More answers: seafood and health
Four years, a budget of NOK 70 million and around 45 planned scientific articles on what effect fish and seafood consumption have on our health. The FINS-results are ticking in.
‘Fresh’ cod all year round with the right freezing and thawing method
Controlled freezing and thawing of cod give consumers a product all year round that rivals fresh fish. A new research project shows that the way in which cod is frozen and thawed makes all the difference to the quality of the product.
Mould toxins can end up in fish feed
So far, fish have been spared the problem of mycotoxins produced by mould. The increase of plant ingredients in farmed fish feed has resulted in more such toxins in fish feed too.
Good status for imported seafood
Seafood imported to Norway in 2015 was of overall good quality and rarely exceeded the applicable maximum limits for contaminants and infective agents.
Norway receives praise for its ocean science
Norway received the IOC prize for its ocean science knowledge and capacity. Director General of NIFES Ole Arve Misund accepted the prize on behalf of Norway during the UN Ocean Conference in New York this week.
New dietary recommendations for salmon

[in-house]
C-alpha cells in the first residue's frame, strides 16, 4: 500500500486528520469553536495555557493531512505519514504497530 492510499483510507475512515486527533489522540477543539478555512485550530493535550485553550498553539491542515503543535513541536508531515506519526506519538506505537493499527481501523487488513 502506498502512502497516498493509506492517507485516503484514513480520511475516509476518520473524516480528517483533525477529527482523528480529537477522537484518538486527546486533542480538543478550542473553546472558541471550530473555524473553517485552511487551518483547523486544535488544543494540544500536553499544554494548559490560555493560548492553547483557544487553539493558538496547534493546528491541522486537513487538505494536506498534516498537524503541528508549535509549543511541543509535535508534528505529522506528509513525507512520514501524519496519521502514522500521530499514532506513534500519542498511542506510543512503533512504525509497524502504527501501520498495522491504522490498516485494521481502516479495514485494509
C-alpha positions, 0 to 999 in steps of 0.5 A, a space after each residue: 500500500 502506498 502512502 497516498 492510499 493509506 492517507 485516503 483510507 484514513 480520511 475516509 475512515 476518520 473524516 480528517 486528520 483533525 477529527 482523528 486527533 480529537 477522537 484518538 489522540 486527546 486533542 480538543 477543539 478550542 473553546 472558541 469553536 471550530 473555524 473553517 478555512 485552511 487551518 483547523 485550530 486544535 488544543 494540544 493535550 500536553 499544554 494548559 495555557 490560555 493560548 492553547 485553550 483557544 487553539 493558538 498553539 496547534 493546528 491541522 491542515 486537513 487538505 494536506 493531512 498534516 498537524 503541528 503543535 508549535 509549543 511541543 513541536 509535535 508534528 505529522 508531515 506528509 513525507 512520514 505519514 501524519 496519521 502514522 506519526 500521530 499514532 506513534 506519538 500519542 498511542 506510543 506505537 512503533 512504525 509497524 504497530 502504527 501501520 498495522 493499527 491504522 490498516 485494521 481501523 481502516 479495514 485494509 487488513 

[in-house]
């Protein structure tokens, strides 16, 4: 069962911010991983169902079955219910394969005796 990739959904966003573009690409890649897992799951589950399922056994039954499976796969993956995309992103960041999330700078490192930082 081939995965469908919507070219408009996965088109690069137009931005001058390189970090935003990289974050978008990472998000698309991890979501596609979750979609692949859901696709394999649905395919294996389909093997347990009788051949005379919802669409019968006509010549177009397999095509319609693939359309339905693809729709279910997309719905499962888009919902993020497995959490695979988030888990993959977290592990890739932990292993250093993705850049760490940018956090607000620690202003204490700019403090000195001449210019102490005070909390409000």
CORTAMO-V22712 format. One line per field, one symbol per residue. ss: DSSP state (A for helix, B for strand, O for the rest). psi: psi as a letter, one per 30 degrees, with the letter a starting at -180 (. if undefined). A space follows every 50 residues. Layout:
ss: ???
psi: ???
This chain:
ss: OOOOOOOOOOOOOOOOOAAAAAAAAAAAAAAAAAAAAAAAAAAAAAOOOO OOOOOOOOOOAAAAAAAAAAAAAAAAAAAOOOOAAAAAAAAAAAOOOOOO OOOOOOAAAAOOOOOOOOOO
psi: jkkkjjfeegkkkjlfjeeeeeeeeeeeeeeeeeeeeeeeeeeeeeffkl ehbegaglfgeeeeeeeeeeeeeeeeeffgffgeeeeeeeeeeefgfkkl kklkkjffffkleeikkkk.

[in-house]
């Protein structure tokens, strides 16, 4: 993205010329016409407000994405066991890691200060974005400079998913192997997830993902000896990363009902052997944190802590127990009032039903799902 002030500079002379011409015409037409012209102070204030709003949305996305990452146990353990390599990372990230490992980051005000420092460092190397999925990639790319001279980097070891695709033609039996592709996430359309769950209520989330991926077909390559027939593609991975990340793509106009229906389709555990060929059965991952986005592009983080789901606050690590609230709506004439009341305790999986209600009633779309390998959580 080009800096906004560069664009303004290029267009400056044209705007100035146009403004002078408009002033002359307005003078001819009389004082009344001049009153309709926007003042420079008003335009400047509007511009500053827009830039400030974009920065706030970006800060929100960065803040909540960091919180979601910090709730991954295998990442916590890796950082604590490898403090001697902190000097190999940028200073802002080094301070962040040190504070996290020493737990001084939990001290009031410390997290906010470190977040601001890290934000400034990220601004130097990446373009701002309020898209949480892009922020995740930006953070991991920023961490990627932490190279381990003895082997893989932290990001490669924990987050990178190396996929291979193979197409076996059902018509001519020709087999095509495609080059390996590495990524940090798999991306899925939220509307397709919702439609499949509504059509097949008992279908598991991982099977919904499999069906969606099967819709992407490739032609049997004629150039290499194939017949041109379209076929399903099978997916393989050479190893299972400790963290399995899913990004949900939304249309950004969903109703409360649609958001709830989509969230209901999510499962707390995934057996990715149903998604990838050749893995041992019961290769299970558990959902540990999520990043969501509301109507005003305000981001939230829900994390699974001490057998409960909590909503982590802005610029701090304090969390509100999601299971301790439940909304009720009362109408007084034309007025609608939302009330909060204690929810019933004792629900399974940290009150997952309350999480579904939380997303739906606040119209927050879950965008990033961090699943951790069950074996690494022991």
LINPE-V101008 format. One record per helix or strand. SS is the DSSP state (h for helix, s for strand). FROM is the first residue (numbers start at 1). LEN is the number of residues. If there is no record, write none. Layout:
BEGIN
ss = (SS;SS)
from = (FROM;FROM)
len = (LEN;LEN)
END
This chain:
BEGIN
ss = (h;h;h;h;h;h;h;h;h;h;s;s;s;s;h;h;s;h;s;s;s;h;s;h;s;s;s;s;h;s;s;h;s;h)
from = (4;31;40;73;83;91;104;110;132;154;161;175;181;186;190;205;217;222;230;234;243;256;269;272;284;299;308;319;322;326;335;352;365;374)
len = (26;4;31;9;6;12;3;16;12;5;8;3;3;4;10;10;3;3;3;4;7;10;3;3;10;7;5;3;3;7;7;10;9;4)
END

Some of the recommendations on vitamin and mineral supplements in the feed for Atlantic salmon must be changed. This happens because a shift from mainly marine ingredients to feeds where more than 70% comes from plants has changed the requirements.
The Government has approved co-location in a new building
The Norwegian government has said yes to a new building co-locating the soon-to-be-merged Institute of Marine Research and NIFES.
Could kelp be the new potato?
A nutritious vegetable grows along our shores that we barely use. Scientists now want to investigate whether kelp can make up a greater part of the European diet.
Potentially dangerous parasite found in farmed fish from Vietnam
NIFES scientists were surprised to find the parasite Chinese liver fluke in farmed Pangasius in Vietnam. At worst, the parasite can cause serious liver disease and cancer if the actual seafood is eaten raw, without prior freezing or properly heating.
Went from too little to harmful levels of iodine
The prevalence of goitre used to be high in the mountainous country of Nepal, and children were born with brain damage because of serious iodine deficiency. Now, Norwegian research shows, on the contrary, that many Nepalese people have a too high iodine intake. What happened?